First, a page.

Saturday, April 12, 2014

Separated By Miles, United By Edification

Two social activists from Macedonia and Turkey show that lots of willpower and a little new age savviness go a long way in raising cancer awareness writes Karthik Shankar.

Image Courtesy: Feza and Biba
Biba Dodeva and Feza Sengel could not be more different. Biba with her radiant and the youthful appearance looks every inch the celebrity that she is. Feza’s sharp stately features on the other hand, seem more in line with the world of academia. The two are also separated by thousands of miles; Biba being from Macedonia and Feza from Turkey. They are however united by a common cause – the fight against cancer.
Biba, a famous television singer in her country seems like an unlikely candidate to inspire a social movement across her country but that’s what the exuberant activist did when she founded Borka in 2007. She explains that she took up cancer awareness due to personal reasons. “I have lost dear friends from cancer. Moreover my mother has been undergoing cancer treatments for the last eight years. I started Borka because there was a lack of cancer related organisations in Macedonia.

Feza also has a deeper connection to cancer, having lost her mother to the disease during childhood. With a long career in Public Relations for NGOs, she finally joined The Breast Cancer Foundation, Turkey in 2006 taking up the role of Corporation Communications director and project manager. “We are the only breast cancer foundation in Turkey. We are raising awareness through PR and education projects” she says.

Biba admits that initially she didn’t know much about cancer. “I’m a local celebrity, so I thought I could do something more to highlight this issue. People are more likely to listen to me than oncologists because they are interested in what I am doing.”

Feza espouses corporate techniques to promote social causes. “Look at a brand like Coca Cola Coca. It has sales and a marketing strategy. So if you want to promote cancer awareness, prevention and screening, you need money, strategy, and a plan. That’s how we were able to make people listen to us.”

She is encouraged by the reputation her organisation has built up. “We have been supported by US State department. Now we found corporate social responsibility funding. We have reached 23,000 euros with his project. We are working with ministry of health, celebrities, press, TV. She says that the journey has not been easy however. “People didn’t want to hear about cancer and no company wanted their brands involved with it, but we made a change. When I look back, it was tough work. We are still working very hard but now they are knocking on our door. For sustainability, brands must support communities and NGOs. Now they understand it is not about cancer. We are dealing with women trying to stay healthy.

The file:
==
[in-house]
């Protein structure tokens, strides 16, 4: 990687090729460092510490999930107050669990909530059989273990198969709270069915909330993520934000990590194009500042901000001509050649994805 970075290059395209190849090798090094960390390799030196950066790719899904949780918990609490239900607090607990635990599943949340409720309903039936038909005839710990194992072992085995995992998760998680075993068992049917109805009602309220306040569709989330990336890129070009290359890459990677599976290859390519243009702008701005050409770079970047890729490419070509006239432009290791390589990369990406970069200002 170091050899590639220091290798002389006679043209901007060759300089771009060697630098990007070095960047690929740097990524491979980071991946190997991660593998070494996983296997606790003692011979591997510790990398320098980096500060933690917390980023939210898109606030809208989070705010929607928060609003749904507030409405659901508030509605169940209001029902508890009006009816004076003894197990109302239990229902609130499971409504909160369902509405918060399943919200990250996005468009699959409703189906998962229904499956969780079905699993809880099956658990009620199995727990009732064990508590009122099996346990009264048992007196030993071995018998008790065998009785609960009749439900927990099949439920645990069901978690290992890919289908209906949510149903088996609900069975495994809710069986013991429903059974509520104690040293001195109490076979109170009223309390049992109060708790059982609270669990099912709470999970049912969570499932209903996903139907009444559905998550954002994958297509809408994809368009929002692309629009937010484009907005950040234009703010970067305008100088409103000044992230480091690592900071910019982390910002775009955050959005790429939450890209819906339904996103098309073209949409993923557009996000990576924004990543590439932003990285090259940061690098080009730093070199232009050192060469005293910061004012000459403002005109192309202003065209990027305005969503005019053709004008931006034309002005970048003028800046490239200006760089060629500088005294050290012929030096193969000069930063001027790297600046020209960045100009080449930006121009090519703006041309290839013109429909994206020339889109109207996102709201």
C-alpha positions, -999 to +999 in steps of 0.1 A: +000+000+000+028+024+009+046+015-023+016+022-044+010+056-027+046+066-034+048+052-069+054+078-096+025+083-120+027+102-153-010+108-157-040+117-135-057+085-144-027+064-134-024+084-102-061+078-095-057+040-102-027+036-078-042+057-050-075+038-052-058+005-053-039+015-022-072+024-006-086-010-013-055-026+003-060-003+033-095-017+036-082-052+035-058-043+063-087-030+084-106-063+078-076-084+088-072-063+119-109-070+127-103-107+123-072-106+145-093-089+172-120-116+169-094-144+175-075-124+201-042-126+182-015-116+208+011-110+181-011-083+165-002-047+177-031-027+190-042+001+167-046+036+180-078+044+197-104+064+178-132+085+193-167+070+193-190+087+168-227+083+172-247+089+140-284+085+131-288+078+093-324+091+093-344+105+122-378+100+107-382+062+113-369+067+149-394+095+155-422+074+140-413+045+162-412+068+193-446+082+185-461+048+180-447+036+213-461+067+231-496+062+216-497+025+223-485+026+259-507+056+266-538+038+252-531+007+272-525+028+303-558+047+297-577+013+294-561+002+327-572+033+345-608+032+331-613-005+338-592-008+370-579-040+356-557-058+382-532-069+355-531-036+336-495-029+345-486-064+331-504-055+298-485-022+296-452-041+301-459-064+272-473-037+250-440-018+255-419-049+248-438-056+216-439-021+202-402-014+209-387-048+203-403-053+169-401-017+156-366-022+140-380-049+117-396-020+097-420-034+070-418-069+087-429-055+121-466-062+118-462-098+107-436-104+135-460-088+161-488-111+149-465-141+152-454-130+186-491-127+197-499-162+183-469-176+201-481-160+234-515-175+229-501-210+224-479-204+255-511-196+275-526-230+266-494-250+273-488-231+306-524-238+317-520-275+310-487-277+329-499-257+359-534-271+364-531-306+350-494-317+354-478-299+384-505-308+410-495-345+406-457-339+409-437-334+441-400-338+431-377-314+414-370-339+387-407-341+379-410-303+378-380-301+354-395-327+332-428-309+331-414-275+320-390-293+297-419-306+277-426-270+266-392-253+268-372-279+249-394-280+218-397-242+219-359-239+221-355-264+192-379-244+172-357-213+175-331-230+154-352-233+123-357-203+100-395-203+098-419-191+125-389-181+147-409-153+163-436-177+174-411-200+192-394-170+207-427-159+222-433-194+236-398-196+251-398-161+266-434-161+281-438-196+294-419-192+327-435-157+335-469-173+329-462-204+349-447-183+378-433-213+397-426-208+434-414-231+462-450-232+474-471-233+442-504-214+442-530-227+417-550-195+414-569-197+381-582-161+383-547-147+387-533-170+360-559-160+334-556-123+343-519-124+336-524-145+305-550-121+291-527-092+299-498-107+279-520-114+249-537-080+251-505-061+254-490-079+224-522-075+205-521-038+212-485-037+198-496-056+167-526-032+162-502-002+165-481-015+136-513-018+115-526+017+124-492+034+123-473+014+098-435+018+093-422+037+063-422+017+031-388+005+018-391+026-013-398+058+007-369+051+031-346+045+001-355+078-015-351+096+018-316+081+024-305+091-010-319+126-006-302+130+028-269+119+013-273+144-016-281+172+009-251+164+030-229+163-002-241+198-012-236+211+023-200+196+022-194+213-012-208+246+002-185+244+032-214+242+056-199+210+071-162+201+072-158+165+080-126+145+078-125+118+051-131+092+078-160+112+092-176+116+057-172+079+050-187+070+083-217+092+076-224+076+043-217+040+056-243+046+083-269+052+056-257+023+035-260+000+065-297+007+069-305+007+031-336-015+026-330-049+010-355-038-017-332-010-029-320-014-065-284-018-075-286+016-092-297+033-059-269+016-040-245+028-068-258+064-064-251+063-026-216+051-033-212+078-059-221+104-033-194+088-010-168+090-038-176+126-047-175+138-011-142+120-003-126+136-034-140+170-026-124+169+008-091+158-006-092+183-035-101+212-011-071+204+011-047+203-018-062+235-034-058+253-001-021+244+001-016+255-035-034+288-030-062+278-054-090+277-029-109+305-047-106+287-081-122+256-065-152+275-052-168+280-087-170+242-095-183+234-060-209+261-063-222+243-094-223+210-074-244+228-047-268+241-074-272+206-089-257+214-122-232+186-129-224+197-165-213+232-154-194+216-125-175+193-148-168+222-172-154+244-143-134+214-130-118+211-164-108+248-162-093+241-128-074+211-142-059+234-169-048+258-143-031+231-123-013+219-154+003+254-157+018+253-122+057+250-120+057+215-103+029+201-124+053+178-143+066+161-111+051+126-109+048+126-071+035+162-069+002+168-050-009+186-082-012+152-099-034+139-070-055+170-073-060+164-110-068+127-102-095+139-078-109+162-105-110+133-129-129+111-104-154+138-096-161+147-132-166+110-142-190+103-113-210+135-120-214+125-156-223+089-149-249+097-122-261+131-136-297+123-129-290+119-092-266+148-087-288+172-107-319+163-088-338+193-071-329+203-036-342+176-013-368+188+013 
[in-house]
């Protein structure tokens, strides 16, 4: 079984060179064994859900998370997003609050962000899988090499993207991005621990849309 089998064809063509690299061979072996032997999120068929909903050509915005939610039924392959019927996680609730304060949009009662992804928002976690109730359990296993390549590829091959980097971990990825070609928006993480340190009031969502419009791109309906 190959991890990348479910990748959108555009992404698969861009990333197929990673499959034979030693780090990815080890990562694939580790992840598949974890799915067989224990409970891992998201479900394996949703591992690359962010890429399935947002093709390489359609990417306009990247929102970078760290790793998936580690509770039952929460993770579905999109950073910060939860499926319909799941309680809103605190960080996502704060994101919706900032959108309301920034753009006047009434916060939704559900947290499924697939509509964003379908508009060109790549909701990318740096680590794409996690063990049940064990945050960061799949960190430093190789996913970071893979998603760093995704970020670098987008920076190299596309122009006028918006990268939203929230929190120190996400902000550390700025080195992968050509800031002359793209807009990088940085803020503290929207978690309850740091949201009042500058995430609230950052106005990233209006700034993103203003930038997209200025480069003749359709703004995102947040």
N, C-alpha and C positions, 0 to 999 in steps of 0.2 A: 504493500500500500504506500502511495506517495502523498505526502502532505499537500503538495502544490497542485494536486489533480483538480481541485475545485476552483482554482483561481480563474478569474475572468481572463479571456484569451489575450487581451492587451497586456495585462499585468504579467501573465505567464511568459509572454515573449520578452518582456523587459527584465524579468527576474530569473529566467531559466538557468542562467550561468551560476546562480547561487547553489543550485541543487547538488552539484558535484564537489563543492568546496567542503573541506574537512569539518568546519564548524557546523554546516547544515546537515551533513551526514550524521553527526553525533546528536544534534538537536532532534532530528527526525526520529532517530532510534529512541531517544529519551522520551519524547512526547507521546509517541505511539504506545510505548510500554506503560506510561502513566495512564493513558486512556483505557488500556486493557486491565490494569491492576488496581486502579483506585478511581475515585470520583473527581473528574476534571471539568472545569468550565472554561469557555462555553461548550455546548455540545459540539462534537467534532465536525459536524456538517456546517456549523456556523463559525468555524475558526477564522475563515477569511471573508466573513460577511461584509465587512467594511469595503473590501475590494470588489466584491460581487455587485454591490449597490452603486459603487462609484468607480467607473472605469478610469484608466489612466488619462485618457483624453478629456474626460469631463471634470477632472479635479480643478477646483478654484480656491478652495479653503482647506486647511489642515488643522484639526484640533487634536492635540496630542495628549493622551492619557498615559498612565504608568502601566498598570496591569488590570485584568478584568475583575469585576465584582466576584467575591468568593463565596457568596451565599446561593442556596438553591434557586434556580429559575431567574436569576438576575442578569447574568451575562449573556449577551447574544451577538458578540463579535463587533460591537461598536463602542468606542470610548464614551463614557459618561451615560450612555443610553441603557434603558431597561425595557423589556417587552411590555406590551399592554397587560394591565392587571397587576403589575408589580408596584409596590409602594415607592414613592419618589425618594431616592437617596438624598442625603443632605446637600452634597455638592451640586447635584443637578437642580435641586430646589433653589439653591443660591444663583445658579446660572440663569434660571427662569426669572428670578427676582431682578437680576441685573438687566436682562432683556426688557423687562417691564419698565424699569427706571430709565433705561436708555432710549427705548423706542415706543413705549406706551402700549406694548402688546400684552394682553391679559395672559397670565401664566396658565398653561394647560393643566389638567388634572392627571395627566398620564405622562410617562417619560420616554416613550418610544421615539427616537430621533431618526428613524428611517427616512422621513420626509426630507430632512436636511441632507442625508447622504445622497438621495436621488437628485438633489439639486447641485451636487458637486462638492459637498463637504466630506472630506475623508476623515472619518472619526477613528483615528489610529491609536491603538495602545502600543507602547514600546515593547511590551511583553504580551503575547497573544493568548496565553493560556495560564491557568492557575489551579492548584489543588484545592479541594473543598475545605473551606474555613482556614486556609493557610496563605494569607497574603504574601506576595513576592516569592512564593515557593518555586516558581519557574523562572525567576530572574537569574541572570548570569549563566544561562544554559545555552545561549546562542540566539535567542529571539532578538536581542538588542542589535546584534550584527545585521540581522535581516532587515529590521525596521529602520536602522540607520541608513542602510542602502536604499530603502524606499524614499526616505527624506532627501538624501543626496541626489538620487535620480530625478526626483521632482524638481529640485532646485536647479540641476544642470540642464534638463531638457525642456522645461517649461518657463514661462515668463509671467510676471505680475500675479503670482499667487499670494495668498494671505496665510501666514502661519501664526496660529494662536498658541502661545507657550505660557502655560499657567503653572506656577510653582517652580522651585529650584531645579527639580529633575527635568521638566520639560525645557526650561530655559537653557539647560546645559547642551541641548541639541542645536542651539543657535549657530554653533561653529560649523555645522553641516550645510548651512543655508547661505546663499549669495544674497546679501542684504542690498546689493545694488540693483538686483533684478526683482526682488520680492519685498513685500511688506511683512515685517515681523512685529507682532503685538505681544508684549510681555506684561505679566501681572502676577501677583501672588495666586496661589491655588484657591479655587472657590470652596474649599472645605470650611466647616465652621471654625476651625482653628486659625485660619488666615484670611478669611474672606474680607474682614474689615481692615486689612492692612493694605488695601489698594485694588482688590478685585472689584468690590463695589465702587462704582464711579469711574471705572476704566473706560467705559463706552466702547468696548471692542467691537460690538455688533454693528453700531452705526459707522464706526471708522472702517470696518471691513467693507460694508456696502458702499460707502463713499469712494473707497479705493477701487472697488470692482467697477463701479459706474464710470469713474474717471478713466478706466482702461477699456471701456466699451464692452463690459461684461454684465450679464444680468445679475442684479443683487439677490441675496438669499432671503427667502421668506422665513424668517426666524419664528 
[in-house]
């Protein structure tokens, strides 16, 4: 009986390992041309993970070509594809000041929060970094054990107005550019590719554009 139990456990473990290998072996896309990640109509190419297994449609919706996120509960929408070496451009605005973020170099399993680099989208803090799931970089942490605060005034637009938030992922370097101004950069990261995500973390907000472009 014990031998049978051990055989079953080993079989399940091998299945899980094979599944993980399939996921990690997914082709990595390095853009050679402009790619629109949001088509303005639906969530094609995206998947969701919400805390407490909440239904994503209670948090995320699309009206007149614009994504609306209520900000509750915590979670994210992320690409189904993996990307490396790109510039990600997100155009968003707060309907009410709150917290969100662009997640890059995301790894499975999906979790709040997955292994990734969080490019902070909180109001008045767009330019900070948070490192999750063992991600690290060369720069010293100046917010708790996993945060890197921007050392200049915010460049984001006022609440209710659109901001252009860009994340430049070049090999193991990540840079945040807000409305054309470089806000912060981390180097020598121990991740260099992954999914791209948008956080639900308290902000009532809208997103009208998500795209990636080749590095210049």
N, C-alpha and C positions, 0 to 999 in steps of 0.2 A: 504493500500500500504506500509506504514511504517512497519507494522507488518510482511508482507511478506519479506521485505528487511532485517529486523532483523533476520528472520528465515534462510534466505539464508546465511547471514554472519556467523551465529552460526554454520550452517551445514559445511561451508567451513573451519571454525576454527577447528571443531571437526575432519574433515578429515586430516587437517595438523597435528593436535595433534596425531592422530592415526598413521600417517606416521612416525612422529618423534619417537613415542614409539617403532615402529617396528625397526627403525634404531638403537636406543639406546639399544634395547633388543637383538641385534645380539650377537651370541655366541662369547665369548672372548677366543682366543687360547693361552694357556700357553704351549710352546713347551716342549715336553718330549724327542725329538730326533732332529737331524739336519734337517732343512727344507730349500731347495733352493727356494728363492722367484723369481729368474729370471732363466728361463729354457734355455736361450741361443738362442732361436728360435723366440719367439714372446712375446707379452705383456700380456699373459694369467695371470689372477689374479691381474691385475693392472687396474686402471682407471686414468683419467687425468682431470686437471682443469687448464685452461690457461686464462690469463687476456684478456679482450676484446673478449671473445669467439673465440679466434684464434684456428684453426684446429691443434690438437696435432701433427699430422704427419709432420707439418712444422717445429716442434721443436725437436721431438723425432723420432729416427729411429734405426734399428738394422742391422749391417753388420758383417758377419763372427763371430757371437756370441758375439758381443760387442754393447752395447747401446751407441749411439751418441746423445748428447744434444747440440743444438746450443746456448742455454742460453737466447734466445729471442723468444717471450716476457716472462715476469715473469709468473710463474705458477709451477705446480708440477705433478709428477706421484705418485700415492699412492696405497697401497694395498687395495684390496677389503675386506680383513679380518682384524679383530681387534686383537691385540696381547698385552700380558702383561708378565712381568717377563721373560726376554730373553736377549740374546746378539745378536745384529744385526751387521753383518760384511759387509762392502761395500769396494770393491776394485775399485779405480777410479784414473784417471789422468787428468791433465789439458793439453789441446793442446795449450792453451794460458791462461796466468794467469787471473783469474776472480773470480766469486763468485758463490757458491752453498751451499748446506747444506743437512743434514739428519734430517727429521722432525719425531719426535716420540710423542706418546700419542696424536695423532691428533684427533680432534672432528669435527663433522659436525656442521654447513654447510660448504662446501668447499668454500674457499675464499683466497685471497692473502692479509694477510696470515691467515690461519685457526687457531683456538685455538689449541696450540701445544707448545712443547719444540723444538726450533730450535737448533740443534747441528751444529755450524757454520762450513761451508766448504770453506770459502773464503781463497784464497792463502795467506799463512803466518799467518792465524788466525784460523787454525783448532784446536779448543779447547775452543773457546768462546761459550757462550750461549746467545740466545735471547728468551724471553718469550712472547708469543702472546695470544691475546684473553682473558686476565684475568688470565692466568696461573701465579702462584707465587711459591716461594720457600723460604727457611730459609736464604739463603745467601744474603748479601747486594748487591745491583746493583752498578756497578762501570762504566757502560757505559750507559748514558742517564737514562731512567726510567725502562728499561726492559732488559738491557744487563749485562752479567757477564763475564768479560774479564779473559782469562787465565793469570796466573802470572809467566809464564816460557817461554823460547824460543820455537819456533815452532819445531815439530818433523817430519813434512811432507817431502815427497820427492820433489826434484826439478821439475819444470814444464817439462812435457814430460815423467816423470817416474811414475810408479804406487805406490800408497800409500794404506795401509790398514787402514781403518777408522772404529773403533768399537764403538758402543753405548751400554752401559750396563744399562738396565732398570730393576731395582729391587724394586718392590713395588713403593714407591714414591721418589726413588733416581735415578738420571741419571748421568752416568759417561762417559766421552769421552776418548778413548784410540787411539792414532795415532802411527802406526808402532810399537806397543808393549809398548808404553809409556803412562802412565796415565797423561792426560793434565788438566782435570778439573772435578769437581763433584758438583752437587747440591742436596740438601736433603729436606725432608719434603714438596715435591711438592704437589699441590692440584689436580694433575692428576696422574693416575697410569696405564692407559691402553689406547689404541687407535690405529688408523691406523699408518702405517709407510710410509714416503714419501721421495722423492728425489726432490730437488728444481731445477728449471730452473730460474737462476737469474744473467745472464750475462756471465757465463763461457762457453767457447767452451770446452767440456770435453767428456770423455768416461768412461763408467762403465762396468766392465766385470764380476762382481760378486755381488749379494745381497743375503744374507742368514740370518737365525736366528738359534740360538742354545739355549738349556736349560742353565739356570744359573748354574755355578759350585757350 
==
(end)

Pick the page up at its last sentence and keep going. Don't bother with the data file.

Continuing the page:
Biba is also proud of her organisation’s growth. “We are one of the biggest in Macedonia. Our organisation covers all types of cancer. After all these years, I can say we are on the right road. We have close to 10,000 supporters. They are not just cancer survivors but even young students, both male and female.

When asked if their efforts have been codified into laws, Biba points out that several initiatives of Borka have been very successful. “Since 2008, we got all therapies in Macedonia. Radiotherapy and chemotherapy are free of charge if it is malignant. We also achieved cervical cancer screening and we have HPV vaccine on our positive list for immunisation. Last year the whole month of March was Colorectal Cancer awareness March. The FOBT (Faecal Occult Blood Test) was free for everyone in Macedonia.”

Feza says that one of the unique achievements of her organisation is the ‘breast health peer education program’. “It’s a very unique program. We train radiology and emergency nursing unit students as volunteers just before they graduate so that they can go to normal state run schools and carry out awareness programs for students from the ninth to the twelfth grade. It is simply information such as risk factors, early detection and how to care of your breasts; information that every girl and woman should know.

However she is bothered by Turkey’s incidences of breast cancer. “Cancer is not an old age woman illness in Turkey. Younger girls get cancer. In Europe 3-5% of breast cancer patients are below 40 but in Turkey it is 17%. Now things are changing and girls are getting married over 30 but they have to be educated in preventive healthcare. Moreover mammography is not upto EU standards.

Biba agrees. “We want to change the mentality of women because they are taking care of families, house and last they take care of themselves.”

Feza revealed that in Turkey, women are frightened of cancer. “However, fear is the friend of cancer and it aids education.”

The two women show no signs of slowing down their advocacy. As Biba surmises, “We still have a lot of work left to do.”

To find out more about Feza and Biba and their work, feel free to look through the following links:                                 

Karthik Shankar is a journalism student from Chennai. He currently freelances for Times of India. In addition to contributing to The Red Elephant Foundation, Karthik has also been part of the daily newsletter production team for 2013 edition of the  Chennai Film Festival. He was also a live blogger for Lit for Life 2014, the literary festival by The Hindu. Karthik is an avid reader and counts Dostoevsky, Victor Hugo and Ursula Le Guin as his favourite novelists. Karthik can be contacted at